Monthly Archives: July 2011

Born With Scars: Second Trip to IHNFA

Today the other interns and I visited IHNFA, the government run orphanage system in Honduras. For all three of us, it was a second trip to this particular orphanage.

This visit, I vowed to go upstairs to the baby and toddler rooms, which I knew not only housed infants and younger children, but developmentally disabled children who also occupied neighboring cribs.

I had been too afraid the previous visit, having heard how heart wrenching the upper floor can be.

Today, I experienced it first hand.

In the baby room I helped the other interns and the IHNFA staff feed the babies and the disabled children who couldn’t feed themselves.

As we held the children and assisted in their lunch, it became clear that they needed people to hold them…even just touch them—and you could tell they never received this kind of contact.

One baby boy in particular—most likely close to a year and a half old—whom I had helped feed, was in my arms after lunch, getting sleepy. As I stroked his little arm, he laid his head on my chest.

It became time to go and as I tried to lay him back in his crib he began to cry, and clung to my shirt with tiny, desperate hands.

I rocked him back and forth while rubbing his back, hoping to have him fall asleep so I could lay him safely in his crib.

The crying stopped, but as soon as I tried again to lay him down, he began to scream and cling.

As I stood rocking him, fighting back tears, I felt angry.

I was angry at the world for having delivered this child such a bad hand, when I had been given such privilege.

It’s like this tiny baby was never given a chance to live a peaceful childhood—innocent and untarnished.

It was as if these children were born with scars.

Suddenly Ana appeared at my side with a knowing look, and I passed off the child to her, and she laid him screaming, into his crib.

The toddler room was similar, with small children fighting for our attention, fighting to be held, to even be noticed.

One child with developmental disabilities walked by who had his hands tied behind his back, most likely because he scratched others or himself.

IHNFA is understaffed, and has nothing for these children except food and a roof. Those with disabilities are given a diaper and a crib, and are often found with hands bound with sandwich bags to keep them from hurting themselves or others.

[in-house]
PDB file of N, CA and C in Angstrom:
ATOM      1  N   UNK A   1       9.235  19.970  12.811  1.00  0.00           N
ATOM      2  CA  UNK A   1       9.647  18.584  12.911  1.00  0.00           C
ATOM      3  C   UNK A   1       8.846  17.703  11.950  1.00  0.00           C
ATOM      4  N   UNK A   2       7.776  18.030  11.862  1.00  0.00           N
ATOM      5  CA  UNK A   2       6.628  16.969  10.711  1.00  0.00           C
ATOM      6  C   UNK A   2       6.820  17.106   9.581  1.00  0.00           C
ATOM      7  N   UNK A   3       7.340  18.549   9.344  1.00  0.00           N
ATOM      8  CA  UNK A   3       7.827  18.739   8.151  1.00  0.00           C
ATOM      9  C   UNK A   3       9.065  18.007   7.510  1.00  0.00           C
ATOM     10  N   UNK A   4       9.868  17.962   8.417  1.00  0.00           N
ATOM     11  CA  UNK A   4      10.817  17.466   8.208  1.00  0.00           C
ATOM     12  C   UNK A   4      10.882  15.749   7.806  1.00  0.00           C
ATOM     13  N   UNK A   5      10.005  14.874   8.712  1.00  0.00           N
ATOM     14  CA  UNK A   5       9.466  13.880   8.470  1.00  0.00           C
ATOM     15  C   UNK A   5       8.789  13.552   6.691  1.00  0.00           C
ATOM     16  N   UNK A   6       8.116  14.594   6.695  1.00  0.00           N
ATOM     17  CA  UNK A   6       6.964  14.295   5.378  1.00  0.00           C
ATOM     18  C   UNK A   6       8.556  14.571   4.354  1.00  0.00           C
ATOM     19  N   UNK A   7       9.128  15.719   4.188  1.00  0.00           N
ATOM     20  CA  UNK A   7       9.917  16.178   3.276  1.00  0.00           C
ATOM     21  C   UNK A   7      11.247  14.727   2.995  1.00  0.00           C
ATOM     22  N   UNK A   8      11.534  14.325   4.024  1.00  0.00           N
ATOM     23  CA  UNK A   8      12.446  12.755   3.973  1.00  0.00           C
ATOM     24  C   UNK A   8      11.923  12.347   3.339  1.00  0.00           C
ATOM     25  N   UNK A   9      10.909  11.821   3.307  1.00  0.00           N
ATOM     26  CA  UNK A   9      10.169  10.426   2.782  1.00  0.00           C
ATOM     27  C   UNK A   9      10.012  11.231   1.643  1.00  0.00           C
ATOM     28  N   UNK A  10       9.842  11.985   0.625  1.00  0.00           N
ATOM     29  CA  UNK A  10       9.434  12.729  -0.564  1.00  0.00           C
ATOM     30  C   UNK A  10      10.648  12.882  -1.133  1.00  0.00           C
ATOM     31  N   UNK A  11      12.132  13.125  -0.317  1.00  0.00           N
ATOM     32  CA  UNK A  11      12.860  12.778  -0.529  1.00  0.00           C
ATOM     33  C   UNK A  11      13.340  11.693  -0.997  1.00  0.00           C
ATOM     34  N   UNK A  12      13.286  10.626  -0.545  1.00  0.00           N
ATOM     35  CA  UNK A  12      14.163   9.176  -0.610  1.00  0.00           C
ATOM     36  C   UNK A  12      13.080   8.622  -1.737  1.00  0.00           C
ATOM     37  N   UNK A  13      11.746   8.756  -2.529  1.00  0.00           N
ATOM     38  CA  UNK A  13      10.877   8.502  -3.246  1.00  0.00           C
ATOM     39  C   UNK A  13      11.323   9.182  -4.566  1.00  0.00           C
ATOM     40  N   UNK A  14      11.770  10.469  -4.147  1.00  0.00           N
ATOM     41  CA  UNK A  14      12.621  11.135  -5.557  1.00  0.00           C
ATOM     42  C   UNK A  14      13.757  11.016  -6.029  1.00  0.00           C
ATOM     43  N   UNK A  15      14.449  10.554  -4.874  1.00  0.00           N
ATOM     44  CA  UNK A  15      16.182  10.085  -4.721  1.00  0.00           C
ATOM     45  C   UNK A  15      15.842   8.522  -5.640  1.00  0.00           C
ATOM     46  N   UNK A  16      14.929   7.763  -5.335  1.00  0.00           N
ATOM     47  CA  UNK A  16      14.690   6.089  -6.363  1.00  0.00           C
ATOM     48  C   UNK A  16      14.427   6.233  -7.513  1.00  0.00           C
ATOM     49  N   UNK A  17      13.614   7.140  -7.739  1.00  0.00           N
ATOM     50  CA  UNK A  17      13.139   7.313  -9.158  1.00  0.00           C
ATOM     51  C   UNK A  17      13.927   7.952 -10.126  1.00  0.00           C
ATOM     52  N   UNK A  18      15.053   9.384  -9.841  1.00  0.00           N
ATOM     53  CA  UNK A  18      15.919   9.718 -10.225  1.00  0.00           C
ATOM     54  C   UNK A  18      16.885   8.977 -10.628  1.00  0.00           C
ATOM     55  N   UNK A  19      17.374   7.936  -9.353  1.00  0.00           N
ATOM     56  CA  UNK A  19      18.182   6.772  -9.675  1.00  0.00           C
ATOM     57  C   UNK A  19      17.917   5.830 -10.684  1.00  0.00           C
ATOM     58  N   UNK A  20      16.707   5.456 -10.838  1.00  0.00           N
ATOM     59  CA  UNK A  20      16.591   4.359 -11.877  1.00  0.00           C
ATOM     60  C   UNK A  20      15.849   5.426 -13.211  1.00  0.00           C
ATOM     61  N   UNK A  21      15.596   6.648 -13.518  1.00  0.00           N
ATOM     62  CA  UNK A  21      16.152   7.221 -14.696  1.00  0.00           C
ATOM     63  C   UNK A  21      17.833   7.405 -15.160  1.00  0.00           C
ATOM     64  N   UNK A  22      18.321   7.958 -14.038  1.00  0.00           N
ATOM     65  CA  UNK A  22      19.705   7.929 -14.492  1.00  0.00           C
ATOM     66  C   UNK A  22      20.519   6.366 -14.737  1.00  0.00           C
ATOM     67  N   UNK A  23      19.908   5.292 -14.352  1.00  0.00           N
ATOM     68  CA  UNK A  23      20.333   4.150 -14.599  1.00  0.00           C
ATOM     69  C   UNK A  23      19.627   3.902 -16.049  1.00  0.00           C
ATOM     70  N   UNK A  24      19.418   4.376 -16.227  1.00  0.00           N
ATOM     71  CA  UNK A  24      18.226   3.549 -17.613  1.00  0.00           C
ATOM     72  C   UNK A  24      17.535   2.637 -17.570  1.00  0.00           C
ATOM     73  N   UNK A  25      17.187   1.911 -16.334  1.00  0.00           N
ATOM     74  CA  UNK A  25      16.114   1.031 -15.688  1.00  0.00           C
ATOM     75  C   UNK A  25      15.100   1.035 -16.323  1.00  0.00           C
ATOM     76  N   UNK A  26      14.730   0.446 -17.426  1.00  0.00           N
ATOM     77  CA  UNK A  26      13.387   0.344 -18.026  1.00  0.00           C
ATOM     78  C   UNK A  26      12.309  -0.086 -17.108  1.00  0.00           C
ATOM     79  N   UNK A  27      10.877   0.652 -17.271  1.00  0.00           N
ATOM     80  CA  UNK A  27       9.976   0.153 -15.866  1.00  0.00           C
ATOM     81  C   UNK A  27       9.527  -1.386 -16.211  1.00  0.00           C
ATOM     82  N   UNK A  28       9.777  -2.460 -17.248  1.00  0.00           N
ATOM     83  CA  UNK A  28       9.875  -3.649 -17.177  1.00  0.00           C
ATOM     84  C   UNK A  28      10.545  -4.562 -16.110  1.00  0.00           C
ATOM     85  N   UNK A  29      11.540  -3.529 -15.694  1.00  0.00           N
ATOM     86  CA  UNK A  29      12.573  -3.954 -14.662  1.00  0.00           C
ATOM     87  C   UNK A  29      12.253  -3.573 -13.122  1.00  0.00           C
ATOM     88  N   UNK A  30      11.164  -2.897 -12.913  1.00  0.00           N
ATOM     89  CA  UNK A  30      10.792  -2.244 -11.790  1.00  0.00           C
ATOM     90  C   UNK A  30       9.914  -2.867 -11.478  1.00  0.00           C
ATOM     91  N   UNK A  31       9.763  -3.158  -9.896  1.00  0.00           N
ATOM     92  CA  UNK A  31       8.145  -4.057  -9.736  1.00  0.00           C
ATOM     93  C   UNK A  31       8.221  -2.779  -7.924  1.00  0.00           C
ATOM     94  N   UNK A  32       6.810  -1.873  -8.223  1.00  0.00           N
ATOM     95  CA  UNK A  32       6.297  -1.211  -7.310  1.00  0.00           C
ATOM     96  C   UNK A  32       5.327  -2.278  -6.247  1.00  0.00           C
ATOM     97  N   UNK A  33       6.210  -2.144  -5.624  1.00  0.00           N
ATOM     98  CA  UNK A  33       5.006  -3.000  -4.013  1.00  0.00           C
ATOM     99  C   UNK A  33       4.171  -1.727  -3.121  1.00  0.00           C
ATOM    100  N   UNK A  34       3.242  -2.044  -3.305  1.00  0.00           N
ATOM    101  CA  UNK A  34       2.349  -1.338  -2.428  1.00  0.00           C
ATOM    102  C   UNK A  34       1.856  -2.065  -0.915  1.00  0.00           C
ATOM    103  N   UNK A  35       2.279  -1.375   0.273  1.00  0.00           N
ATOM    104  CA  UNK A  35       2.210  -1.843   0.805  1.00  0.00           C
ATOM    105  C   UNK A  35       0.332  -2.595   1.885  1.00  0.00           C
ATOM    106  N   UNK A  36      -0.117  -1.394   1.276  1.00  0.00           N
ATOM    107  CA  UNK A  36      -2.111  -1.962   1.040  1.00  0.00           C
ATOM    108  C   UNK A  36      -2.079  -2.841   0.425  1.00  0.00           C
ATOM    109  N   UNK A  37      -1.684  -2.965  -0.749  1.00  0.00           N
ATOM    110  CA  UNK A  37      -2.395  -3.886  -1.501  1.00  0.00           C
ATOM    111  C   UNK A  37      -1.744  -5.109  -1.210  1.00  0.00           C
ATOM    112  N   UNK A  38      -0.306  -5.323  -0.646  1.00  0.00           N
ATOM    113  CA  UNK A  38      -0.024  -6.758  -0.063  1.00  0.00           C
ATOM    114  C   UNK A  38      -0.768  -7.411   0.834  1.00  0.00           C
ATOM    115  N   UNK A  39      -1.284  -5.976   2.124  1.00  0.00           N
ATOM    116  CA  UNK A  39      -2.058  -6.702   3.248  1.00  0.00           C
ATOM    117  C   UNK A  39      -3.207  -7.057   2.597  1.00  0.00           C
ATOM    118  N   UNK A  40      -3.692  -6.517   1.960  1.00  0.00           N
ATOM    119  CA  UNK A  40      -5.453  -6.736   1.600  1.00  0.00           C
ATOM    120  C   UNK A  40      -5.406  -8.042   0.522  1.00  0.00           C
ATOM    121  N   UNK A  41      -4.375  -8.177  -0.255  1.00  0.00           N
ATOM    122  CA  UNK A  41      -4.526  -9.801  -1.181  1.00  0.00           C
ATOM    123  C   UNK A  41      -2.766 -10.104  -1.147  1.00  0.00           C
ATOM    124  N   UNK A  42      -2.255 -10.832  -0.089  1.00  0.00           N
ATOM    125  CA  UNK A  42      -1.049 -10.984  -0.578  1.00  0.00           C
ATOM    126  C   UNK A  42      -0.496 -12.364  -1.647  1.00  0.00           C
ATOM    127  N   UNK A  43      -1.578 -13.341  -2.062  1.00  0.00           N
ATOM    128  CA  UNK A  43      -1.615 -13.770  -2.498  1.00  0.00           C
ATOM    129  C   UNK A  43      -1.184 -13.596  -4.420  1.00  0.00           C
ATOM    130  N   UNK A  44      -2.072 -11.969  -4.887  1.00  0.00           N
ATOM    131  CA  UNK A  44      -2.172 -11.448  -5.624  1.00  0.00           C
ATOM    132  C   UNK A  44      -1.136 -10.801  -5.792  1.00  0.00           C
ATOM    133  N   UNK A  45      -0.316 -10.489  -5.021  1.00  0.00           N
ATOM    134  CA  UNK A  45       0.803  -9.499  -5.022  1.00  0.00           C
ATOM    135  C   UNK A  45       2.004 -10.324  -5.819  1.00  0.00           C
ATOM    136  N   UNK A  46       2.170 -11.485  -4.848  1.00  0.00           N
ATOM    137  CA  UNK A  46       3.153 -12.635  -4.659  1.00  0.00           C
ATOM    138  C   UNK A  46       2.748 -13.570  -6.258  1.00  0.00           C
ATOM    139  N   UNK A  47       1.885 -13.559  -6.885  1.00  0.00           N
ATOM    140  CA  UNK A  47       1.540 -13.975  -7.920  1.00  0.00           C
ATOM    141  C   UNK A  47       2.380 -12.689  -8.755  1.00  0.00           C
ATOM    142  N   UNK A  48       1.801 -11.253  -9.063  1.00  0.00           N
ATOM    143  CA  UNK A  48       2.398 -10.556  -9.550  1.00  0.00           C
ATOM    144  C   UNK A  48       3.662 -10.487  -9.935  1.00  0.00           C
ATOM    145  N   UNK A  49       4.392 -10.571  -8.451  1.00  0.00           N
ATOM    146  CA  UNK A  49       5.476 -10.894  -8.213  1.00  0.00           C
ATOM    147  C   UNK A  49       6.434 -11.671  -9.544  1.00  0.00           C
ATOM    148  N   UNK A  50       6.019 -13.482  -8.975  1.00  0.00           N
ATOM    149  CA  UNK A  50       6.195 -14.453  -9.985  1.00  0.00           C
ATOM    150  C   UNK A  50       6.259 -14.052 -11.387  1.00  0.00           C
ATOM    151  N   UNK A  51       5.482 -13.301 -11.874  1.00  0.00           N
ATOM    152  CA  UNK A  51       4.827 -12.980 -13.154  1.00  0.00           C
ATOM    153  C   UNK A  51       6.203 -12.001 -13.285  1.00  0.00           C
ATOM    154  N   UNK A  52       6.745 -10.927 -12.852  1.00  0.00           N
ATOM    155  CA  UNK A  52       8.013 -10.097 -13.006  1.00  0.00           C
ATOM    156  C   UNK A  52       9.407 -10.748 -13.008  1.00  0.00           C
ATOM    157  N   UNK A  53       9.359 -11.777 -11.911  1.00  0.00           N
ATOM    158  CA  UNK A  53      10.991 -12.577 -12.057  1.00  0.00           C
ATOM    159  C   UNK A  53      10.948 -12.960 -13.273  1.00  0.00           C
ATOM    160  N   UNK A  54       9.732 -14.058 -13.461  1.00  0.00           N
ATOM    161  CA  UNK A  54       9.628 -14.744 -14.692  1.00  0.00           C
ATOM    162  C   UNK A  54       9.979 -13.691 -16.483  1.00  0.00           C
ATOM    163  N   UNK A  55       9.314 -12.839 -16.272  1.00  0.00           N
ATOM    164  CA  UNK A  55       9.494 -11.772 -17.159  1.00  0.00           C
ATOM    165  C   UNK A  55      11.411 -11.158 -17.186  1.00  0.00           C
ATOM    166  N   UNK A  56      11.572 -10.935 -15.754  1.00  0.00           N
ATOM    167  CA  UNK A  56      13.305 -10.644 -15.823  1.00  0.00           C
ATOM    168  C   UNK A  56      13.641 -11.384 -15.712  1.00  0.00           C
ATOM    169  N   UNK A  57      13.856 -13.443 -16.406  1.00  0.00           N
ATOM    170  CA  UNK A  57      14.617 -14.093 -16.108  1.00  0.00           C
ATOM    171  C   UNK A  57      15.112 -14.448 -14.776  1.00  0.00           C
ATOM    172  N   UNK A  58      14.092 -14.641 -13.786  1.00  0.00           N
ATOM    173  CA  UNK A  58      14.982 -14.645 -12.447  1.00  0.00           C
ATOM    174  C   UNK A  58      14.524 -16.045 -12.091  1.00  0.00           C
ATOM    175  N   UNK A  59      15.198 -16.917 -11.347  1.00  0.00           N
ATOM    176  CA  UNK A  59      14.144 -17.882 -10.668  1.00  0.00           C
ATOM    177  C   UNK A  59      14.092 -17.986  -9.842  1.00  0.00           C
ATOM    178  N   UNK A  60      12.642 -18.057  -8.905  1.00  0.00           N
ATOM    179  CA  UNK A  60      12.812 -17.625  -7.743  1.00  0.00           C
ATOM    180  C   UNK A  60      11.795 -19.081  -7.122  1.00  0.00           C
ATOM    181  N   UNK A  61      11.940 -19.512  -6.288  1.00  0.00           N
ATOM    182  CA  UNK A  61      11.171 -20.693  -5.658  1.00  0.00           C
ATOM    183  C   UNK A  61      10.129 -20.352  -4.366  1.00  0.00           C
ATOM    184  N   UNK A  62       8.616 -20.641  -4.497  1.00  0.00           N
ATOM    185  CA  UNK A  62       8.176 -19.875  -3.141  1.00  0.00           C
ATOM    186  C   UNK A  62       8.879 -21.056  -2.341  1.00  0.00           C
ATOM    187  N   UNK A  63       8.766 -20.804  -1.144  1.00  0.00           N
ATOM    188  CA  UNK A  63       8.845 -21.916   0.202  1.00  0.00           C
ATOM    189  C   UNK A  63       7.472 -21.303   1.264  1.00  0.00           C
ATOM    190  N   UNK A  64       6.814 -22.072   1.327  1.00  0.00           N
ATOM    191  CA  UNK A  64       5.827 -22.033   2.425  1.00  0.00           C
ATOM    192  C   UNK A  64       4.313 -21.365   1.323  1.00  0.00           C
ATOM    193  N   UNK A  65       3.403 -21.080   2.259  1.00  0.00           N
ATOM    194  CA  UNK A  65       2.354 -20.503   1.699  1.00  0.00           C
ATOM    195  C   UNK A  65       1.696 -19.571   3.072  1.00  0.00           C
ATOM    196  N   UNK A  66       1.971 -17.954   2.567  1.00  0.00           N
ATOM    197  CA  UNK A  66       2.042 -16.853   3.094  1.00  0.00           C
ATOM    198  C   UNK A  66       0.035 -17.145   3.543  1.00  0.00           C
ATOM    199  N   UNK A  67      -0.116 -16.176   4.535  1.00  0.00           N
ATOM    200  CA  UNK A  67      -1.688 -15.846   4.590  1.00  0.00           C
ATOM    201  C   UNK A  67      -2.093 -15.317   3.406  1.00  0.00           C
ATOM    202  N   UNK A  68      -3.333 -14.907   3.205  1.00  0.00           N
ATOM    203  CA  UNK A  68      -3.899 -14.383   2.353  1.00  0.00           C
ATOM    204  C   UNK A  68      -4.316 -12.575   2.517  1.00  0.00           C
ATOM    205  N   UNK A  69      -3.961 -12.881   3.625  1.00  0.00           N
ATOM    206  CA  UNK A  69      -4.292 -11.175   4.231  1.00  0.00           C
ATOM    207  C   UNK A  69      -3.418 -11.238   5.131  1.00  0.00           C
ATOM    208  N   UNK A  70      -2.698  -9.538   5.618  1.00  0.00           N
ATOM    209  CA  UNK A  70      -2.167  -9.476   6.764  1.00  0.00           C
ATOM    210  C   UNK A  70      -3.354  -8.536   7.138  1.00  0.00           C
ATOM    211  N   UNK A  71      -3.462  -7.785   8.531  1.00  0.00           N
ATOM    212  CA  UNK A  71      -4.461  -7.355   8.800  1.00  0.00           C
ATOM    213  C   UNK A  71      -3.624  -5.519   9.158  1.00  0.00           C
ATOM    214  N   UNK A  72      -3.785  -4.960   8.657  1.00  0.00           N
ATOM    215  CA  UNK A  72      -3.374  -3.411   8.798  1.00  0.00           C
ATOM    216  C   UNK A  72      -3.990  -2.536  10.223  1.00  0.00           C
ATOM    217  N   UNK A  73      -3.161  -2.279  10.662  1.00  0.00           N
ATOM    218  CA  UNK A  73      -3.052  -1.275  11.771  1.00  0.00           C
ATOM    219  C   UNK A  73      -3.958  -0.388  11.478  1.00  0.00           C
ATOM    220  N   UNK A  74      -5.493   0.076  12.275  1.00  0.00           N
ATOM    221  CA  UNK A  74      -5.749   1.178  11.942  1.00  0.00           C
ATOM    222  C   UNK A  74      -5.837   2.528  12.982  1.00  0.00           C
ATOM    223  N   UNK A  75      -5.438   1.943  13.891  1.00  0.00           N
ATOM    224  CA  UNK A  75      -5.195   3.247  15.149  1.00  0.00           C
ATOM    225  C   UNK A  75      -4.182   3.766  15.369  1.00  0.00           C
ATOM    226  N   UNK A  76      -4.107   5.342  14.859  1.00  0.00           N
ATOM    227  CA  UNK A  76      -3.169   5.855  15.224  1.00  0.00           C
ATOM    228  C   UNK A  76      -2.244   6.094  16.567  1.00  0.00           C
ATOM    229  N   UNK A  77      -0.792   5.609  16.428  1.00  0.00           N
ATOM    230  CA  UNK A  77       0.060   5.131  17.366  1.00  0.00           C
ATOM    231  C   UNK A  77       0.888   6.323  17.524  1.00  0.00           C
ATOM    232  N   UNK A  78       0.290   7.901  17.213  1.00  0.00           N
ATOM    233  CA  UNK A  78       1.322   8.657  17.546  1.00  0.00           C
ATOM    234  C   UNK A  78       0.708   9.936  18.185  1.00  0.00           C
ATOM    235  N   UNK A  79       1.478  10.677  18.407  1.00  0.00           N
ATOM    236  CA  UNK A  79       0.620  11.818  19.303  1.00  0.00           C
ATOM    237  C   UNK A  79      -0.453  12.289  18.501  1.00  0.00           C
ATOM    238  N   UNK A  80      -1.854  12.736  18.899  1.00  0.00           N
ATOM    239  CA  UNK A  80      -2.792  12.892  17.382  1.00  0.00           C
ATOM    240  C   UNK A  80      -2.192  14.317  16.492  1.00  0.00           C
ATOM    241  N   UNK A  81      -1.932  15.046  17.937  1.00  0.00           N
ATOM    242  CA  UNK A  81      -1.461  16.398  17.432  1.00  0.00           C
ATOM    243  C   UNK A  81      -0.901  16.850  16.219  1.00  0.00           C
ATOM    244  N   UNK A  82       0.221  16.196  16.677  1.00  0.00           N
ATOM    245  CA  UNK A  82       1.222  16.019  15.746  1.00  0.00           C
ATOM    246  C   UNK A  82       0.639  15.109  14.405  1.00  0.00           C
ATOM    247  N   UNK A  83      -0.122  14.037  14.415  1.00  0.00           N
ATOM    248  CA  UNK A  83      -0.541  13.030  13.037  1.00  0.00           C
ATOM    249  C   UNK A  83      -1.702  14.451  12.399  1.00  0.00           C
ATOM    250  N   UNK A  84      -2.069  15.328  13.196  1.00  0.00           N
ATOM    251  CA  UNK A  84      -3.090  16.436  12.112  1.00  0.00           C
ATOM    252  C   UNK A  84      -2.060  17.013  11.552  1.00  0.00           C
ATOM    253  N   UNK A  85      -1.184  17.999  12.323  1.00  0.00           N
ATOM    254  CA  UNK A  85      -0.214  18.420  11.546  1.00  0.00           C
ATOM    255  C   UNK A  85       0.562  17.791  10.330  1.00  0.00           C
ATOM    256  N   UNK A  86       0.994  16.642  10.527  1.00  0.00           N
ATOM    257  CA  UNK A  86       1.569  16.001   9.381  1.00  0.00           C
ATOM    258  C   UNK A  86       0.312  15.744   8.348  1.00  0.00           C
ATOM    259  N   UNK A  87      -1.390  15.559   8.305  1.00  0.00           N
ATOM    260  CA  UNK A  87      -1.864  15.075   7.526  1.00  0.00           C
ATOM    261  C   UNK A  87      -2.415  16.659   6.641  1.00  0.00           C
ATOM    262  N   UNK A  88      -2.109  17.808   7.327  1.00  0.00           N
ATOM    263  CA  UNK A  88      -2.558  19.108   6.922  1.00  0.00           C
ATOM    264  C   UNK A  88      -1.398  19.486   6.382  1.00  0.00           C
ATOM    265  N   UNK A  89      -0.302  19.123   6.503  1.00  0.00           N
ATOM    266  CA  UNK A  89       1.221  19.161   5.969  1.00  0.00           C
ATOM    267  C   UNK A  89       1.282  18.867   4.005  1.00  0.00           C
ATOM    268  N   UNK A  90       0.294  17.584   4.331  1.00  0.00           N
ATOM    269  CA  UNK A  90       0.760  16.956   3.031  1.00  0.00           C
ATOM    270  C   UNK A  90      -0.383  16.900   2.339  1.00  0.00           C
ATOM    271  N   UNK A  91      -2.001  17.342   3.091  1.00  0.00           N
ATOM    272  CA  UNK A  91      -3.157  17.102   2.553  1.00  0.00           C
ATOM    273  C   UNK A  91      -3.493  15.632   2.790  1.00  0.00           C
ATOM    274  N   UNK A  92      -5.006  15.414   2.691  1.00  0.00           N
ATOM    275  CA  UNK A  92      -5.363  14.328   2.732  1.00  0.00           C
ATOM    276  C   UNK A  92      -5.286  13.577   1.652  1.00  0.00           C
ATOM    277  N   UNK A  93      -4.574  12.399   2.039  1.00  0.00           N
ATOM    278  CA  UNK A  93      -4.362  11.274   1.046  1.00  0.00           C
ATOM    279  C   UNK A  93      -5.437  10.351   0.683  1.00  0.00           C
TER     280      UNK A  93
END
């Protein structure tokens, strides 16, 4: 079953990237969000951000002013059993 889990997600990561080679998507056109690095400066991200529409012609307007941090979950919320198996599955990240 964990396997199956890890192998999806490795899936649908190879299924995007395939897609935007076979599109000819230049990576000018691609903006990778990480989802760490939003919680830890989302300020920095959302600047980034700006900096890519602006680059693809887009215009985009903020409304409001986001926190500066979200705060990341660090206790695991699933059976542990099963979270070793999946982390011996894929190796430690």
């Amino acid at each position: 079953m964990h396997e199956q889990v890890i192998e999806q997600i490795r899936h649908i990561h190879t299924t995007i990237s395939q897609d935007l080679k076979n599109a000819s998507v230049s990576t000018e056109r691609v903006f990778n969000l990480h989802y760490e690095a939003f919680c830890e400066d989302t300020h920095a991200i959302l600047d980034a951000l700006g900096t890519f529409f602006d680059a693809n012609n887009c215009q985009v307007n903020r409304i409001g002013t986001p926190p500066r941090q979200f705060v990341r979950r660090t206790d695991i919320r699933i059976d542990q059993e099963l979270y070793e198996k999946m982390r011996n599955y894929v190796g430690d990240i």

I want you to close your eyes and imagine your childhood. You most likely had toys, at least one parent who held you, and a clean set of clothes for each day.

I now want you to open your eyes.

You are at an IHNFA orphanage, where you might share a rusty iron bed with 2 other dirty children who haven’t bathed in days. Your skin might have infected cuts, and you probably have lice and a rash. These afflictions will go untreated for days as you sit around on tile floors with nothing to do, no toys.

No parents. No love.

Just fear.

I had the pleasure of getting to know an IHNFA orphan runaway while living in Villa Soleada.

His name is Juan, and he often runs away, and even ran away from his adoptive situation, which wasn’t good.

He came to many projects with us, keeping us entertained as we built soccer fields or painted schools.

He was cuddly, sassy and very intelligent.

However, Juan often slipped into bad moods suddenly, where he would just be quiet and sort of cranky.

I have to wonder if Juan was psychologically affected by living in IHNFA.

Children who live in the IHNFA system have to fight to survive, and often come out angry and violent because of their survivalist lives.

Please do one more thing for me right now.

Realize—no matter how bad your life may seem to be, and I do understand that people in the states have problems too—that you are very lucky.

Tell someone you love them today, tell your parents thank you if you have them, and do something to give back what life has given you.

Juan and I at a construction project at Unidos Venceremos.

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Emotions on High

Last night I sat in the living room, still frustrated with classroom life, and the fact that I hadn’t been able to write a single line of poetry since I’ve been here.

I suddenly remembered the old piece of advice: “Write what you know.”

Well, what I knew know was frustration. Frustration that the children in these communities weren’t being given enough, and that they deserved so much.

As I sat furiously writing, my host mother Natalia asked what I was writing.

I replied “Poesía.” I then asked her if she liked poetry, and she responded yes. Mustering up the courage, I then asked if she would like to read some of mine.

She responded with, “I can’t.”

Don’t worry, I encouraged, I have poetry in Spanish too.

“I Can’t read. I never went to school.”

My heart sunk. She wasn’t declining the offer because of a language barrier, she was declining because she had never received an education even in her own language.

After a brief pause of me most likely looking shocked and incredulous, I asked if she would like me to read the poem to her. At first I was worried that the poem—which is about the poverty in Honduras and the beauty that is there as well—would insult her. So I had my fellow intern Taylor read over it.

After receiving the okay, I began with shaky hands and voice to read my Spanish poem for the first time to a Honduran.

Here is the poem I read:

The mountains,
Like sleeping giants
Each with one eye open,
Watch the people of Honduras
Under the trees.